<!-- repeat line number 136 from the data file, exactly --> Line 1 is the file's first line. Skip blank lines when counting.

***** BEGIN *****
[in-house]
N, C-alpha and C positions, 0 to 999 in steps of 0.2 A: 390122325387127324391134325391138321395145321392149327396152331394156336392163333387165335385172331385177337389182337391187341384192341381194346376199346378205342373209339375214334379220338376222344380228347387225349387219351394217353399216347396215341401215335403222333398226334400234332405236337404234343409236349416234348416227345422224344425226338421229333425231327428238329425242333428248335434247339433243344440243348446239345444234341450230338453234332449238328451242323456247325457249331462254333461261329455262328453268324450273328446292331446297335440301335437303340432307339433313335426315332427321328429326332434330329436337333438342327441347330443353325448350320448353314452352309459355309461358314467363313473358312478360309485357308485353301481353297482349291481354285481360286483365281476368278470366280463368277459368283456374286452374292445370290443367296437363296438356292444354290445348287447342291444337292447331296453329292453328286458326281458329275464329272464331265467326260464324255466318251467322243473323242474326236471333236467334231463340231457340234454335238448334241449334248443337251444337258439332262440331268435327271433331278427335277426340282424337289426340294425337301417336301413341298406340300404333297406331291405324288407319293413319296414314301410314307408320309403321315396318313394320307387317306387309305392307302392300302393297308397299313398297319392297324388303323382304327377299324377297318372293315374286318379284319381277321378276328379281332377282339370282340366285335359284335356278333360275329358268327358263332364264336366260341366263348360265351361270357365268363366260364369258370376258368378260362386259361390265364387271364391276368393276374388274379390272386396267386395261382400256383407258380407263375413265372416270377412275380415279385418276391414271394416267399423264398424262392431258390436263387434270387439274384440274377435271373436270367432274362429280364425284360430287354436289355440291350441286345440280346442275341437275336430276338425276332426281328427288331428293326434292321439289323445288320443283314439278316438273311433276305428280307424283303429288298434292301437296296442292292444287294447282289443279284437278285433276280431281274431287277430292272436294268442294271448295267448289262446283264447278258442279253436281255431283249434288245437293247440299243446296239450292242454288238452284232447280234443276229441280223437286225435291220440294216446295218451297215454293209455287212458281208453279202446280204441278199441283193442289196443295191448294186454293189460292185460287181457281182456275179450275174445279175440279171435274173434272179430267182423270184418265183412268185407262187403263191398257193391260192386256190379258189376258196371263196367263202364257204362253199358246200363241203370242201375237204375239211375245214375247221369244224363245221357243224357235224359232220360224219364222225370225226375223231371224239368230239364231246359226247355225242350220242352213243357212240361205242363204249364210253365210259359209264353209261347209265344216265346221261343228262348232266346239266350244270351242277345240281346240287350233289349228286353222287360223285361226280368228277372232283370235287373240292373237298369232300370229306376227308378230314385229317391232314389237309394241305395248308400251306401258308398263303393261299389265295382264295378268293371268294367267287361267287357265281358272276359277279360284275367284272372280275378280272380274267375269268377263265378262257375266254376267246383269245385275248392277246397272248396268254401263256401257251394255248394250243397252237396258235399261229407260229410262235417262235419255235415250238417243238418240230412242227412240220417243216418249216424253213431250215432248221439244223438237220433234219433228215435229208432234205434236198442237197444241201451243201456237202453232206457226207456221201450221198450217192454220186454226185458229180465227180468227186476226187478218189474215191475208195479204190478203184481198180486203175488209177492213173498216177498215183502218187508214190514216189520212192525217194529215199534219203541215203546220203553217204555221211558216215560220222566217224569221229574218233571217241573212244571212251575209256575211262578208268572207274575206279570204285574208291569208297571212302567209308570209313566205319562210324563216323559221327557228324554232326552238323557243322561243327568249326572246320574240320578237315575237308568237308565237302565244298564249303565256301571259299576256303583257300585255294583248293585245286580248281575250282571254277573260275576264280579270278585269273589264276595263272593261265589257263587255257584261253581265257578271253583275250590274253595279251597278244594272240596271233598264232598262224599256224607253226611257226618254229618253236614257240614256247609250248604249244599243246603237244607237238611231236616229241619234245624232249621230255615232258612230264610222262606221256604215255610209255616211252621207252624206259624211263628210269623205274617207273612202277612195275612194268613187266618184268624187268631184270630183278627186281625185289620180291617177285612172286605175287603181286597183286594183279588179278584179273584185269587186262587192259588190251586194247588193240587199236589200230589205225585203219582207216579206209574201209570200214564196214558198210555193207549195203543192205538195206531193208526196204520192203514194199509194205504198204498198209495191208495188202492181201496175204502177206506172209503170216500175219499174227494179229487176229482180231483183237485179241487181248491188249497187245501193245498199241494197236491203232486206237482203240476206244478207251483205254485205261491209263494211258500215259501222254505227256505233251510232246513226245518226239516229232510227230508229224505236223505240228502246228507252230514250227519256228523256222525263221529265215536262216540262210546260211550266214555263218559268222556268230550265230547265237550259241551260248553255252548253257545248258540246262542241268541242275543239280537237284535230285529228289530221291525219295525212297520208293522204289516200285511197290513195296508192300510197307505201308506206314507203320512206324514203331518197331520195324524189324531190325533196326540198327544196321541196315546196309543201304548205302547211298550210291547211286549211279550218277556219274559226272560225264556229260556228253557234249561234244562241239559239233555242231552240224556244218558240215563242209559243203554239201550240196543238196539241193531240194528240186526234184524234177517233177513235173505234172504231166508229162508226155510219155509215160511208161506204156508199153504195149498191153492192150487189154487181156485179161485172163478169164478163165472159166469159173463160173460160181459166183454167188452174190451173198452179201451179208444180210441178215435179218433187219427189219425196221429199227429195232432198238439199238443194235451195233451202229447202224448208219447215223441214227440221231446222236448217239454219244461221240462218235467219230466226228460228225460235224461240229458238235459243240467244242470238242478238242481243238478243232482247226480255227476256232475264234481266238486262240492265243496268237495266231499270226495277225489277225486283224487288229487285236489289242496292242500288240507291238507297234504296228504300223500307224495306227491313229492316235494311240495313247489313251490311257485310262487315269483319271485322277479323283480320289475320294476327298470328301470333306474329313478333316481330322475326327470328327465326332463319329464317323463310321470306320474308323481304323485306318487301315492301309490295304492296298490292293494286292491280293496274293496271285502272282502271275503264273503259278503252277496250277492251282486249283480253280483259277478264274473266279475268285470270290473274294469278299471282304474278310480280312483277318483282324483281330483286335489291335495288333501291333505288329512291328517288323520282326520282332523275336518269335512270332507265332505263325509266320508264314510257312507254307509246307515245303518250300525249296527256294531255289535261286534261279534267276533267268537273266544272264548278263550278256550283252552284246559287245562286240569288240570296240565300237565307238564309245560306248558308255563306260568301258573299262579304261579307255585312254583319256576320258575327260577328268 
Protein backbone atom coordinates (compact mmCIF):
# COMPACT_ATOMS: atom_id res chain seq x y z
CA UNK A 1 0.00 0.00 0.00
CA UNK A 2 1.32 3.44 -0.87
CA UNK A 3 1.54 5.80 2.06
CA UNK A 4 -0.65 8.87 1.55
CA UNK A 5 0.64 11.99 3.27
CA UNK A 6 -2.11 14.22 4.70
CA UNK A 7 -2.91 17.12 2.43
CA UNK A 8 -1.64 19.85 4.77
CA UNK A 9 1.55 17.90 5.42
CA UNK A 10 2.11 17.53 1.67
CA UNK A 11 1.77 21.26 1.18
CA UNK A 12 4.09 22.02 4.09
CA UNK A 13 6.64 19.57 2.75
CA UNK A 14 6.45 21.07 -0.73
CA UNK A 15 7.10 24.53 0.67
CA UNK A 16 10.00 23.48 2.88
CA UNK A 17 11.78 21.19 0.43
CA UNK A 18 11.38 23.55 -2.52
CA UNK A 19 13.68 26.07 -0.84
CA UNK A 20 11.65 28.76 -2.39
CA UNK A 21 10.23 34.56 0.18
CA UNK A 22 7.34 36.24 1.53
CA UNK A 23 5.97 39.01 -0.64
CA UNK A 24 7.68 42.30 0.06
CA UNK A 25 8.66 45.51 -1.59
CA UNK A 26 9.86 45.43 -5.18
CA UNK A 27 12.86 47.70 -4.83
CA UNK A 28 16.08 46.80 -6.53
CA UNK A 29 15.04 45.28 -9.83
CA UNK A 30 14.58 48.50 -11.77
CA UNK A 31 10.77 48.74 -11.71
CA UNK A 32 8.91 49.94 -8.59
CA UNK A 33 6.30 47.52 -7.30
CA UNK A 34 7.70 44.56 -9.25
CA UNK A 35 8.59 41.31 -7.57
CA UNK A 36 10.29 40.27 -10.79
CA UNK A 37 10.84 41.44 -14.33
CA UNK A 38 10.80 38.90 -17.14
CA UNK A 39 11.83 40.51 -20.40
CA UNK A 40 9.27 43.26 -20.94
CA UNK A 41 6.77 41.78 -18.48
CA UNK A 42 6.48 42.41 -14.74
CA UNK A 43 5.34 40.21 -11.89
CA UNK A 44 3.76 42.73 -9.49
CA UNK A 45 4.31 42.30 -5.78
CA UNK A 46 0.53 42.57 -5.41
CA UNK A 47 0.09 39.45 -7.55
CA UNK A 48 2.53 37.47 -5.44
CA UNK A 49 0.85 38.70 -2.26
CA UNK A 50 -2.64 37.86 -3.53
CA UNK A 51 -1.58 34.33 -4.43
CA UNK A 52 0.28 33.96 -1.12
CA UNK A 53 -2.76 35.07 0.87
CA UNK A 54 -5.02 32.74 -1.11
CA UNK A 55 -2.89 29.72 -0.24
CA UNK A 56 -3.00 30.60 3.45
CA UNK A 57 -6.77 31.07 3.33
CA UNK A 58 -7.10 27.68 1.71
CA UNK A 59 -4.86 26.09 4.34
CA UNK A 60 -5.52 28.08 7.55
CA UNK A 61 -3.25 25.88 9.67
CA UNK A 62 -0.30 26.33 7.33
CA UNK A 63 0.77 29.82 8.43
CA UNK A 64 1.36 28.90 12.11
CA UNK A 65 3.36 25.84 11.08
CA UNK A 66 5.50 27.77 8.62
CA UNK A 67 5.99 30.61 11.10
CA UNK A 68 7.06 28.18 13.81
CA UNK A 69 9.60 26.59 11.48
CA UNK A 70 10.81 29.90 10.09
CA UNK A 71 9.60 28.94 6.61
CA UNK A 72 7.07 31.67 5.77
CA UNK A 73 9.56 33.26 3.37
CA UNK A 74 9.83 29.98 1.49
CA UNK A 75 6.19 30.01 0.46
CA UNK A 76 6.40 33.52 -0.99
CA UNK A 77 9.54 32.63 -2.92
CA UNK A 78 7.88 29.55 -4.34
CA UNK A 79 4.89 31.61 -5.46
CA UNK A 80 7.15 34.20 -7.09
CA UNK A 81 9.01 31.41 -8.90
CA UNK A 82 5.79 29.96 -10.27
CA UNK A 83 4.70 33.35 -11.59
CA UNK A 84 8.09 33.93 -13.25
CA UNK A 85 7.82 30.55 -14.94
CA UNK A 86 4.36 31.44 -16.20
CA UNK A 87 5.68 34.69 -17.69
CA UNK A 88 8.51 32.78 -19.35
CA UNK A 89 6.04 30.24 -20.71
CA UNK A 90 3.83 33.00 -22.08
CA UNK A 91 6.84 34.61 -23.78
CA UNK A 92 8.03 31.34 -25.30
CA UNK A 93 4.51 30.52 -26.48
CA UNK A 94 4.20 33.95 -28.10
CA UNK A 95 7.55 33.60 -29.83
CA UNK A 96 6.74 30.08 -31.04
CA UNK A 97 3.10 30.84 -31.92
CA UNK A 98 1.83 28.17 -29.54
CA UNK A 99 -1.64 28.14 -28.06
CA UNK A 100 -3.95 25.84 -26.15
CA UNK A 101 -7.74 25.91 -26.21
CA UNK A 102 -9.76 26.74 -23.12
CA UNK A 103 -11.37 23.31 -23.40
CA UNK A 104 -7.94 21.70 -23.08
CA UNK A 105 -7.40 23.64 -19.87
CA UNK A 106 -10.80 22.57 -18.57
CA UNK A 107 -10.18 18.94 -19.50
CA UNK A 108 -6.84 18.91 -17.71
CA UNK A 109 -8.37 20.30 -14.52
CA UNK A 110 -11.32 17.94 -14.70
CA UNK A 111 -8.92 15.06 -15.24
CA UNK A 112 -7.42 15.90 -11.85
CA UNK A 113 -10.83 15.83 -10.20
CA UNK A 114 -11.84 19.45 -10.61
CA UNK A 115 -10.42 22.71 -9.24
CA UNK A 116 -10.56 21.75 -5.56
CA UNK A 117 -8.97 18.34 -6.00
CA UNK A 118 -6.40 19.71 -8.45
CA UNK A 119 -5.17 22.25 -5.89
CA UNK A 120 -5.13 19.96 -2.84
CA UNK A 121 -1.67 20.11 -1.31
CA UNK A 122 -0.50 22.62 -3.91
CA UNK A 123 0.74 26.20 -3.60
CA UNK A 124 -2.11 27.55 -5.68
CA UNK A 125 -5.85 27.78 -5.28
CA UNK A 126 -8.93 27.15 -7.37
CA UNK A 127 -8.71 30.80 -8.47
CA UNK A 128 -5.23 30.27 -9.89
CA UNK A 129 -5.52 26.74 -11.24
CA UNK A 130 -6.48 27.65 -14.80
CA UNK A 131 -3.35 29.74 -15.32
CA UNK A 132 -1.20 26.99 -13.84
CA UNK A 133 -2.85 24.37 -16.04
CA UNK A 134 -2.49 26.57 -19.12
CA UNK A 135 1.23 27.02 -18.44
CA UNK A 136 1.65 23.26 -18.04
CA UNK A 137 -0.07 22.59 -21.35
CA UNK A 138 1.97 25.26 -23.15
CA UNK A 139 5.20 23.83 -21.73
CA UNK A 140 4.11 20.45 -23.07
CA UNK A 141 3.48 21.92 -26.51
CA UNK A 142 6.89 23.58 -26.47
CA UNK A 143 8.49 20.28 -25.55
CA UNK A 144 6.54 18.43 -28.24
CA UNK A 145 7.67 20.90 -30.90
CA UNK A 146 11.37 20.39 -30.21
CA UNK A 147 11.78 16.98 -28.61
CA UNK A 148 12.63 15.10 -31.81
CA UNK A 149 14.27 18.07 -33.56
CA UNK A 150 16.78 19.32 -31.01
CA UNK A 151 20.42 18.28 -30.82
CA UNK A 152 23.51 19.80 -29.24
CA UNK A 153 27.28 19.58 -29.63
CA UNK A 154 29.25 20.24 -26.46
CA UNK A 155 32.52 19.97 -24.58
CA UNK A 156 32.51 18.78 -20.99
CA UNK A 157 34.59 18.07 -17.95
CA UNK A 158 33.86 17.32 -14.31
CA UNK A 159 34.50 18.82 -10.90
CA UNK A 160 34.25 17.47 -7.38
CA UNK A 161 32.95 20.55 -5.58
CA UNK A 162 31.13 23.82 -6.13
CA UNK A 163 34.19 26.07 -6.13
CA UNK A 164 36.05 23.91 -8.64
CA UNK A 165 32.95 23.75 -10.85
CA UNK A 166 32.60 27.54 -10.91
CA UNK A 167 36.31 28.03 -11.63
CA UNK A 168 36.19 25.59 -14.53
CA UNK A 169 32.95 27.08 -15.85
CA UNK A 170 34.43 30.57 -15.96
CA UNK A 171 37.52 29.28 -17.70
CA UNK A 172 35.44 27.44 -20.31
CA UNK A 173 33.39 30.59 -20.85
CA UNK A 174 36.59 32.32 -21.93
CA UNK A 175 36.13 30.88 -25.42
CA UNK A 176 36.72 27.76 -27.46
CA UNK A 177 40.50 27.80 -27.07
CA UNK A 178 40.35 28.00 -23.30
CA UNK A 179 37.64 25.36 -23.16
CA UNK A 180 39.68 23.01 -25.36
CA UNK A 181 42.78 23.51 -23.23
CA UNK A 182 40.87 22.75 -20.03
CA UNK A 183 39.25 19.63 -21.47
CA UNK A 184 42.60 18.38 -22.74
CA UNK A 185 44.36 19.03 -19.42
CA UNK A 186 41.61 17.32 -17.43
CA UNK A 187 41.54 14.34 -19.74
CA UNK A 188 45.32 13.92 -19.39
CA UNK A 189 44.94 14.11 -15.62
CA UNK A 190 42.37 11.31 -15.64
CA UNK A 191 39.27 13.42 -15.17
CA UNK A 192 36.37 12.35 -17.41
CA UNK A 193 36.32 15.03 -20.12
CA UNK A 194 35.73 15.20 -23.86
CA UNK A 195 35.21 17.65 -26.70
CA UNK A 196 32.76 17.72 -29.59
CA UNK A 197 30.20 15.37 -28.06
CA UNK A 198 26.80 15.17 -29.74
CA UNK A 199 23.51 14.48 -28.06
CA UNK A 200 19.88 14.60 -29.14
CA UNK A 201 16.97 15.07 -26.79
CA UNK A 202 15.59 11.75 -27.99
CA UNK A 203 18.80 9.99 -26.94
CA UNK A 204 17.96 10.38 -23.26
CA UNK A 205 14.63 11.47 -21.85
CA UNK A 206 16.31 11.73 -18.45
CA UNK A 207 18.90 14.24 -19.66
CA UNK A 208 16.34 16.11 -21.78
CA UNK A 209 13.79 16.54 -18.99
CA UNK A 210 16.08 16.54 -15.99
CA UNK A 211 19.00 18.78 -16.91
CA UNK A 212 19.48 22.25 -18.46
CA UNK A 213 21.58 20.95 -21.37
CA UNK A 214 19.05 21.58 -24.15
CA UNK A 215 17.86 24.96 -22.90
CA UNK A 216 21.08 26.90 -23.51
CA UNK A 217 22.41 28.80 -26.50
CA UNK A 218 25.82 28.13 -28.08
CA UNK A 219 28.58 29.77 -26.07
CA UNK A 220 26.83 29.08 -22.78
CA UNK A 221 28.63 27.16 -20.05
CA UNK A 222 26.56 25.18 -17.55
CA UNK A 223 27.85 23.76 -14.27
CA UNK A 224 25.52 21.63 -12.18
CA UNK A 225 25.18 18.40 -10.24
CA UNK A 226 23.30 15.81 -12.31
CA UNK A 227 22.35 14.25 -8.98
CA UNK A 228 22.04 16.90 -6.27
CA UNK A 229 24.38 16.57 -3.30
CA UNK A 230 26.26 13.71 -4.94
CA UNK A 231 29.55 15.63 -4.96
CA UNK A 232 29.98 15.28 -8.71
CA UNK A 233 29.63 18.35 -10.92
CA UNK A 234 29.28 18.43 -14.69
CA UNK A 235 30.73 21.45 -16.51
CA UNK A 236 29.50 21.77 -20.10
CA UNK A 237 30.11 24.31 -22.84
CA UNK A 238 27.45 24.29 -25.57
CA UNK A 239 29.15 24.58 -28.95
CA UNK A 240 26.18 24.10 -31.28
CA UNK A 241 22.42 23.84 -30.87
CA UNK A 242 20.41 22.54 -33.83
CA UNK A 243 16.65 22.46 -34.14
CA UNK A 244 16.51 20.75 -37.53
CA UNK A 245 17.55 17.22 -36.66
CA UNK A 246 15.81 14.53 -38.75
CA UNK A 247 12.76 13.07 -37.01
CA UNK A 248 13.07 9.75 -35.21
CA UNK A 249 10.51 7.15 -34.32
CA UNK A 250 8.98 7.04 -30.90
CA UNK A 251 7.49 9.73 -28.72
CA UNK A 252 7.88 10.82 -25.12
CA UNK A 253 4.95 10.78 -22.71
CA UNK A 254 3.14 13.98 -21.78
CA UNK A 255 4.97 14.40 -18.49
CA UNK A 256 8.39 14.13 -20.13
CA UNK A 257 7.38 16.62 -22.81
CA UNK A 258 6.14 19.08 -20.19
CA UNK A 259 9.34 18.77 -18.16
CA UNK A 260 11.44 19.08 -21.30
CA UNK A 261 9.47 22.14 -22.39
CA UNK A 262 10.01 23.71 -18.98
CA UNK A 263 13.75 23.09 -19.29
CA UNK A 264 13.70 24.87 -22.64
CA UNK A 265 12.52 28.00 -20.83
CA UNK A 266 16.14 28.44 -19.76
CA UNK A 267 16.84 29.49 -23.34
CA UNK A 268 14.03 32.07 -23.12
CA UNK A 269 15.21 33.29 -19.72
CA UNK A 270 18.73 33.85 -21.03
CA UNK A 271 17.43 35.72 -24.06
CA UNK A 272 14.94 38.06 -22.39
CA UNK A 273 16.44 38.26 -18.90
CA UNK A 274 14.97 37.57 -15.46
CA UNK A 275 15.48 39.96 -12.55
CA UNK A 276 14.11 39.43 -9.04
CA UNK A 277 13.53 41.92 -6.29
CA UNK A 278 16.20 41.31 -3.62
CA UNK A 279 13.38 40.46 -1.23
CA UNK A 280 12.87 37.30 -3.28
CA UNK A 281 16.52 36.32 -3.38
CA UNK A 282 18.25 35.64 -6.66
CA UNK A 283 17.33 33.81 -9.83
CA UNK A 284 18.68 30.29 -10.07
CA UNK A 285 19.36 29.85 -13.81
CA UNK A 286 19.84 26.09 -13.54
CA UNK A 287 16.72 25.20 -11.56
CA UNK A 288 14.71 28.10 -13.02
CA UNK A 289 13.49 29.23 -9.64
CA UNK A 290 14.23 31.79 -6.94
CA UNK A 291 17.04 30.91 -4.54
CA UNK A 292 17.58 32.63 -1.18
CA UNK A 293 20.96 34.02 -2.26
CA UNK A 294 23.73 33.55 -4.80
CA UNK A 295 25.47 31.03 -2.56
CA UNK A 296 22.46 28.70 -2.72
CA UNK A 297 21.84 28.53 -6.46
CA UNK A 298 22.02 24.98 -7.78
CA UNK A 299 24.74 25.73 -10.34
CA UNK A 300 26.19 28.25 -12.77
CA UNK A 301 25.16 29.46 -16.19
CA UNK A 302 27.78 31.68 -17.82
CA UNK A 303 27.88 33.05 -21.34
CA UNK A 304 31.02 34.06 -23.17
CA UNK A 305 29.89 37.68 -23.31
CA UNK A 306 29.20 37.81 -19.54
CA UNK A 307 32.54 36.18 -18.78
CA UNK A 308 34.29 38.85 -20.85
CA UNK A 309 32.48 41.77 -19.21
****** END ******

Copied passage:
CA UNK A 132 -1.20 26.99 -13.84